I was reminded so strikingly of the time I worked in the prison. The guards would wait until class was over to arrest anyone who was going to be arrested because they didn't want to interrupt what I was doing. As long as we were in that classroom, they weren't just felons or numbers or yucky inmates with MRSA and aggressive disorders. They were people and they were my students. One sunny day I came into work after 2 days off and found that a transport was in progress. One of "my students" was in the office, waiting for his ride. Normally, they wore kahkis and polo shirts. This man also wore his long white hair in a neat ponytail down his back. He was very good at English and we had worked very hard on his math skills so that he could get into community college and take correspondence courses. This day he was in belly shackles. That's where they cuff your hands to a chain around your waist that drops to the ground. Your feet are shackled into it too. It makes people walk funny too, sort of a slow, shuffling sound. His hair hadn't been brushed and it was wild and stringy about his head. He wore an orange jumpsuit and flip-flops- a sure sign he had been in isolation. That's what they called "The Hole". I didn't know any of the guards- I was friends only with a few people in the education department as everyone else was very suspicious of teachers- and didn't say hello to anyone. But for a moment I met his eyes. And they looked ashamed.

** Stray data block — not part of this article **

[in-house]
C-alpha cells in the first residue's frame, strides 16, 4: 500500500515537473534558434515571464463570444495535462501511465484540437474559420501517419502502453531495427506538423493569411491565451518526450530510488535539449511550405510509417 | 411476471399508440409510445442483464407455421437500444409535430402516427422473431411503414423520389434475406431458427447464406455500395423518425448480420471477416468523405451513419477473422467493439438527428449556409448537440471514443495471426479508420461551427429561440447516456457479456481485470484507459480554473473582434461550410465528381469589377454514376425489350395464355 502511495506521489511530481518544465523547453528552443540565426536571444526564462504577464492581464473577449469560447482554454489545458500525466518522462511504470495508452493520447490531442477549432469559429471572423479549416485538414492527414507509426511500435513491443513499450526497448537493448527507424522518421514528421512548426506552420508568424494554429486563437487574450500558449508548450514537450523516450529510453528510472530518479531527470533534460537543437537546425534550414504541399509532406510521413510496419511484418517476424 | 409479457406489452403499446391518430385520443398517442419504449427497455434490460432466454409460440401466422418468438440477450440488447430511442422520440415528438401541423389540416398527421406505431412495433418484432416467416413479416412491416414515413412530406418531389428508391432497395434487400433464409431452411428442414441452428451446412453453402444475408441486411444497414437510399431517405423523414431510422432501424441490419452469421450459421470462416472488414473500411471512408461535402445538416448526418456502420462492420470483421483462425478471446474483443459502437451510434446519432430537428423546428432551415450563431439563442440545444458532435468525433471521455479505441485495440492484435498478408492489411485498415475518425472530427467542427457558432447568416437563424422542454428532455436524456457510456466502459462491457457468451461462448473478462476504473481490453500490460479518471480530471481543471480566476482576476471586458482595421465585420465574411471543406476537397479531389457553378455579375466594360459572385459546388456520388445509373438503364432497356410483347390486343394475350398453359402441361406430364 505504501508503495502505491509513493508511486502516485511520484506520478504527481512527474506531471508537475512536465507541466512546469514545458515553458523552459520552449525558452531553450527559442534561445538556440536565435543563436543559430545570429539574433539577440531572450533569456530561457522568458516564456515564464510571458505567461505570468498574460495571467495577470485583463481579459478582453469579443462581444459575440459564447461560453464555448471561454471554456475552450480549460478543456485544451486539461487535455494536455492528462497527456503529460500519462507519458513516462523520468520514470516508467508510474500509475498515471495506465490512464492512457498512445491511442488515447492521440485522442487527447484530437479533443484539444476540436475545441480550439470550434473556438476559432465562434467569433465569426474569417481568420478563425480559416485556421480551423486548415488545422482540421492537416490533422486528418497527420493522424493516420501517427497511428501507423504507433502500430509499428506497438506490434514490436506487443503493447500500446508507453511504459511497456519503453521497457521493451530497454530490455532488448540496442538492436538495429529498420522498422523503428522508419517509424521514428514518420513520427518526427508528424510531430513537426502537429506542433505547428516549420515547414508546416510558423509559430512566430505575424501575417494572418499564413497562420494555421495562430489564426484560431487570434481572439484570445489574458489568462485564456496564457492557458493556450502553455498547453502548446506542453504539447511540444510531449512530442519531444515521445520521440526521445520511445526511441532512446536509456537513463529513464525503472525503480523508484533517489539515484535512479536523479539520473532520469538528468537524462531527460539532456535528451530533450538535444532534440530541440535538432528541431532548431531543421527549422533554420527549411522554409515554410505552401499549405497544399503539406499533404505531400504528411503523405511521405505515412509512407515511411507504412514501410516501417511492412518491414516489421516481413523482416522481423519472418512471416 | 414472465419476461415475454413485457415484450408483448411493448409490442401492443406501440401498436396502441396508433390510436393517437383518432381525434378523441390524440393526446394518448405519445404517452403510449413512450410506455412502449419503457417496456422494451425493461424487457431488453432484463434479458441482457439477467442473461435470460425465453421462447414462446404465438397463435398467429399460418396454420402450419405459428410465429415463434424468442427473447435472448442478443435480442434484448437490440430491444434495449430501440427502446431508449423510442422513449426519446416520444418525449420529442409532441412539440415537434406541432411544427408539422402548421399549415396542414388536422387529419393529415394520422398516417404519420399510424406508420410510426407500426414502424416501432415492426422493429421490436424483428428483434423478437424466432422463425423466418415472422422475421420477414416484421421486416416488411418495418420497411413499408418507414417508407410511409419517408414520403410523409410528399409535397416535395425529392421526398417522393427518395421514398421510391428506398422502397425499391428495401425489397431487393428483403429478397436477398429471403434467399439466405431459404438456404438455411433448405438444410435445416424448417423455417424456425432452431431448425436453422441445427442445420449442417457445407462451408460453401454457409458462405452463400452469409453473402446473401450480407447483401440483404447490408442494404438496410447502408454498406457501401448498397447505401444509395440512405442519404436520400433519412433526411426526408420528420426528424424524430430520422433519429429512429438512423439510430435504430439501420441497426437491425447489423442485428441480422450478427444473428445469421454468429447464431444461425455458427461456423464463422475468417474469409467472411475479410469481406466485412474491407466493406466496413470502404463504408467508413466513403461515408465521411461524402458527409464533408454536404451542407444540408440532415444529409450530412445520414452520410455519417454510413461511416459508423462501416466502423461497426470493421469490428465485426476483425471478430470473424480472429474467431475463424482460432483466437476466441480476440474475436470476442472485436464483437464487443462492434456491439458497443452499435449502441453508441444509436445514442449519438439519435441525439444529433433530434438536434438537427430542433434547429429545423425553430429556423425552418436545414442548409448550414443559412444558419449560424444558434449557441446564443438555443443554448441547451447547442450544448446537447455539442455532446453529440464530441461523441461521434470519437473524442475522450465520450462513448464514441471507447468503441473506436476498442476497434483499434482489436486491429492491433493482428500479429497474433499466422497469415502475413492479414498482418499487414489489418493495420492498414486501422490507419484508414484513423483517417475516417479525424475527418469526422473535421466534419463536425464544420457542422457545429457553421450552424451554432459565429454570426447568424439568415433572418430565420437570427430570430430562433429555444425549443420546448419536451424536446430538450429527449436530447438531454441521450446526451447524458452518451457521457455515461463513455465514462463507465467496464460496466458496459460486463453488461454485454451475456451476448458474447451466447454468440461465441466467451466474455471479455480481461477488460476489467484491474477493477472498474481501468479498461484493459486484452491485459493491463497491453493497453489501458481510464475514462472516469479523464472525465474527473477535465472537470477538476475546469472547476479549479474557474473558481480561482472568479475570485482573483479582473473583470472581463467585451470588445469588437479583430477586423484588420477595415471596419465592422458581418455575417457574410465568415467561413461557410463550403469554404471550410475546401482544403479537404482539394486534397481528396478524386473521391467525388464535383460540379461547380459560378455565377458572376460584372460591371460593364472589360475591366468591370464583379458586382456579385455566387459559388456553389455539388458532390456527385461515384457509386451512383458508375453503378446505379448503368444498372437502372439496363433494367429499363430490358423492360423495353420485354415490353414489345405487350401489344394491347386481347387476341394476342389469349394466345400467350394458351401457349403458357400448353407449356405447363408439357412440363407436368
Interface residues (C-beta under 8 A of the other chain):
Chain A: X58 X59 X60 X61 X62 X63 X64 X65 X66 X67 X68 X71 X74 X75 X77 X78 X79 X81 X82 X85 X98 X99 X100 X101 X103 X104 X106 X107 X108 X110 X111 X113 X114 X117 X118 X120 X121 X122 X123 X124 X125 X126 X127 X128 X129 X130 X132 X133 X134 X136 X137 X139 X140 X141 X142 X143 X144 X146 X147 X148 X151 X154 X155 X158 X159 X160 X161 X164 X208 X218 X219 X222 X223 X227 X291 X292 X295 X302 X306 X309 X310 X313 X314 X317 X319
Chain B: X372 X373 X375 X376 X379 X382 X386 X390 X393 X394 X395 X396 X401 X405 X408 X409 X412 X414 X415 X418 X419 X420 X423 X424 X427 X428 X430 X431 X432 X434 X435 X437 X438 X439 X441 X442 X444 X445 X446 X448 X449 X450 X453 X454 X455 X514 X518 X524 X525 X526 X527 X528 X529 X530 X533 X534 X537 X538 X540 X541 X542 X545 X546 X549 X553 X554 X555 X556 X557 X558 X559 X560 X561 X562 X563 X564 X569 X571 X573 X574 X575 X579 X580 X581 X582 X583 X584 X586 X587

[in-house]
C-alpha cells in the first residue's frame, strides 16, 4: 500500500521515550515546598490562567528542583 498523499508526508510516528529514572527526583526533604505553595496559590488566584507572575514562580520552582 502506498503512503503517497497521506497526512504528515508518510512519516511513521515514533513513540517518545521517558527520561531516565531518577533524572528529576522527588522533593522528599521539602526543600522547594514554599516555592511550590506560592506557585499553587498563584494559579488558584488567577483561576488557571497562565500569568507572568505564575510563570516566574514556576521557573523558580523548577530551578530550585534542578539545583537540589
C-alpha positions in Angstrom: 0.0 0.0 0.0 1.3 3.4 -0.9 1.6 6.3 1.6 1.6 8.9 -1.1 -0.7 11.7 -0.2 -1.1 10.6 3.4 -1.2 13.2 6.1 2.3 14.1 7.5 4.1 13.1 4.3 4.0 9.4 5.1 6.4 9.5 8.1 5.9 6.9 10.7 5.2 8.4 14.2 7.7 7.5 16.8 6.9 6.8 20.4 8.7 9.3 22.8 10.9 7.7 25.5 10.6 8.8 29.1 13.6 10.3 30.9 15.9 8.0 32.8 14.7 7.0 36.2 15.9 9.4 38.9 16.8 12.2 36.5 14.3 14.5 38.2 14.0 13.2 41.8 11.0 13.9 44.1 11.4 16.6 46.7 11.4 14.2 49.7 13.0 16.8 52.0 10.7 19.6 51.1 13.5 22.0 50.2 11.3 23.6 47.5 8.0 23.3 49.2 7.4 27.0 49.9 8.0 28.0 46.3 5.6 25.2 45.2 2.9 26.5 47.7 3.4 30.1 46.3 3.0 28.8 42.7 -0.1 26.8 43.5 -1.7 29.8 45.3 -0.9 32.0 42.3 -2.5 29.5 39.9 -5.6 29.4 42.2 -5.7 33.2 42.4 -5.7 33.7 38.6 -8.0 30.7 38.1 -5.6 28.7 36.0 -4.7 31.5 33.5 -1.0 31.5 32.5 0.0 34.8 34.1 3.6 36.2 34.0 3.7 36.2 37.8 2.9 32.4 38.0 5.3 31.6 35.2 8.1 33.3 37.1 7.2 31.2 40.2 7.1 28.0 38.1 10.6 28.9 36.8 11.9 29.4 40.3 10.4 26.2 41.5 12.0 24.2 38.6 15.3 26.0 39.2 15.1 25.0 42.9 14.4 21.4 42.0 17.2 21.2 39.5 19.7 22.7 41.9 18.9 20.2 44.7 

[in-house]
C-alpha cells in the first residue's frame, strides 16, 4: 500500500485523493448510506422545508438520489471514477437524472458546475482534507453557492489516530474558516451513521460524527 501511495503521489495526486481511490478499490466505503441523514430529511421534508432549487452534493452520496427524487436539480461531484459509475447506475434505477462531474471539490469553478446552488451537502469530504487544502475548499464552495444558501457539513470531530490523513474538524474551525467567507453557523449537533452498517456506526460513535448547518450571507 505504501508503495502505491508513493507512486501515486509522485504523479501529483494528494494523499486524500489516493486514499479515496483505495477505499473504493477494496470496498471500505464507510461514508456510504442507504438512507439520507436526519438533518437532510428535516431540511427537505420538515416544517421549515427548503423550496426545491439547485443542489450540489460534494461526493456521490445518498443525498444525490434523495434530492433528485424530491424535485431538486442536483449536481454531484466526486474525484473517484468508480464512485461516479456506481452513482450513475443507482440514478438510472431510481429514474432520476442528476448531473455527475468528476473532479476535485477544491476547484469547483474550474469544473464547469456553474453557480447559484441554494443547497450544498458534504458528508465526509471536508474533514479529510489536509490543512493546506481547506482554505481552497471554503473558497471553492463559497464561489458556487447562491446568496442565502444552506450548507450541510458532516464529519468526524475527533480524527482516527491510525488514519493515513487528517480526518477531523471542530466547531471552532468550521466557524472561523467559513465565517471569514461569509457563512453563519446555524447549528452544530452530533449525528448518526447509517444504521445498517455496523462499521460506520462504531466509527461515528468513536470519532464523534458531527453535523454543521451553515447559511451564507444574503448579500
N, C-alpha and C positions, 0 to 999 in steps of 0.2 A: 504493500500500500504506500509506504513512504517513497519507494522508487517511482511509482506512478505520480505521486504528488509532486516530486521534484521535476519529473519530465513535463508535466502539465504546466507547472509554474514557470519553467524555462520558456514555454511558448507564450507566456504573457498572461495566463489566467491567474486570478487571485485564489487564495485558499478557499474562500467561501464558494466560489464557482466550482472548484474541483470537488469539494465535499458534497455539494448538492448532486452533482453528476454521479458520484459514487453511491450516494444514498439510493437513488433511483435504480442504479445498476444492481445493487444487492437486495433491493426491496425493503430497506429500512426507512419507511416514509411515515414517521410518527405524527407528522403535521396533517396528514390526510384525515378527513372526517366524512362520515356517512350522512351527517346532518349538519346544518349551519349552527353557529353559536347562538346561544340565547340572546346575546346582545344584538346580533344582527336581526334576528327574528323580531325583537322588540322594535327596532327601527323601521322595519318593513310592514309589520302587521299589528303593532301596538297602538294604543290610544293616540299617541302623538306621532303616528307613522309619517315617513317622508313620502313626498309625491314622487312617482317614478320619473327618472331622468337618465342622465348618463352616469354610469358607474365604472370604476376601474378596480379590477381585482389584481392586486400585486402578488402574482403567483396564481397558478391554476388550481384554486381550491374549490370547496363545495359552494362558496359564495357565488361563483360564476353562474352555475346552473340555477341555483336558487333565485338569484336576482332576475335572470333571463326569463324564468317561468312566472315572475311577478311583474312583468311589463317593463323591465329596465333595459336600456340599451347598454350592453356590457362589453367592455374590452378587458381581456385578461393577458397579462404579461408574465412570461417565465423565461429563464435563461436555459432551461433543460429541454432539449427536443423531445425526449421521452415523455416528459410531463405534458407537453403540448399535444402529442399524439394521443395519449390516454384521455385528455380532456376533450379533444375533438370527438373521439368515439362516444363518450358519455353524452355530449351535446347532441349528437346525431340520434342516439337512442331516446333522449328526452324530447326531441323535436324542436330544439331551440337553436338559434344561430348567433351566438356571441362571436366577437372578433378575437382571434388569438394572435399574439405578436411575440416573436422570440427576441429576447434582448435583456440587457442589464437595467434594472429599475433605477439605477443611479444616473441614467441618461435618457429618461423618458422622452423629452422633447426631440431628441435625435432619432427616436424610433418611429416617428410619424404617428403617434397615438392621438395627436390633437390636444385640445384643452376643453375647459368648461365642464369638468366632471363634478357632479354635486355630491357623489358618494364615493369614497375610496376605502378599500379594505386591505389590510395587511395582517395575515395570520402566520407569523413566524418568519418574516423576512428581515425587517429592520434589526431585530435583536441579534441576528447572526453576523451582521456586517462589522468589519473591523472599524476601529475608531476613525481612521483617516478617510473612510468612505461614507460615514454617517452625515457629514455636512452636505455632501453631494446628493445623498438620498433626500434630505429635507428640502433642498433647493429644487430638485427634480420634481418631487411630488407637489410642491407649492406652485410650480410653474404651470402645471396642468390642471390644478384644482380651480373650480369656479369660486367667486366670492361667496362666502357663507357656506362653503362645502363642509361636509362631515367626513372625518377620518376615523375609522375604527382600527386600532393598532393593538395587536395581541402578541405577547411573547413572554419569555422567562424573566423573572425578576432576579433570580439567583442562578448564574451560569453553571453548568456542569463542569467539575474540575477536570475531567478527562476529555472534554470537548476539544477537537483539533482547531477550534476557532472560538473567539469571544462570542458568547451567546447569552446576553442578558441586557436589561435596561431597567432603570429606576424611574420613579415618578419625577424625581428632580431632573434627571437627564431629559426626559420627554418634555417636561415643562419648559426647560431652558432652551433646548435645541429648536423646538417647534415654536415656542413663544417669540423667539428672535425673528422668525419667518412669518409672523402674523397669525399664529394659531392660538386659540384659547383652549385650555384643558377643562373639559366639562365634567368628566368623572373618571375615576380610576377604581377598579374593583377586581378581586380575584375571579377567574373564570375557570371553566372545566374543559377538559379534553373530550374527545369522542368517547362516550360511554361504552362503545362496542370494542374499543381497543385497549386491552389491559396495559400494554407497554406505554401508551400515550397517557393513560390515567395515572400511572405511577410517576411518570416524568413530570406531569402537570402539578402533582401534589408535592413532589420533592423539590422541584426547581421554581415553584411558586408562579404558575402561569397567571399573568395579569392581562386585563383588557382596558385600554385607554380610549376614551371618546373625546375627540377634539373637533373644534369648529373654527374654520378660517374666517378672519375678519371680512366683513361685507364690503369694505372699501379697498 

The same shame I saw on Bobby's face today.

And it broke my heart.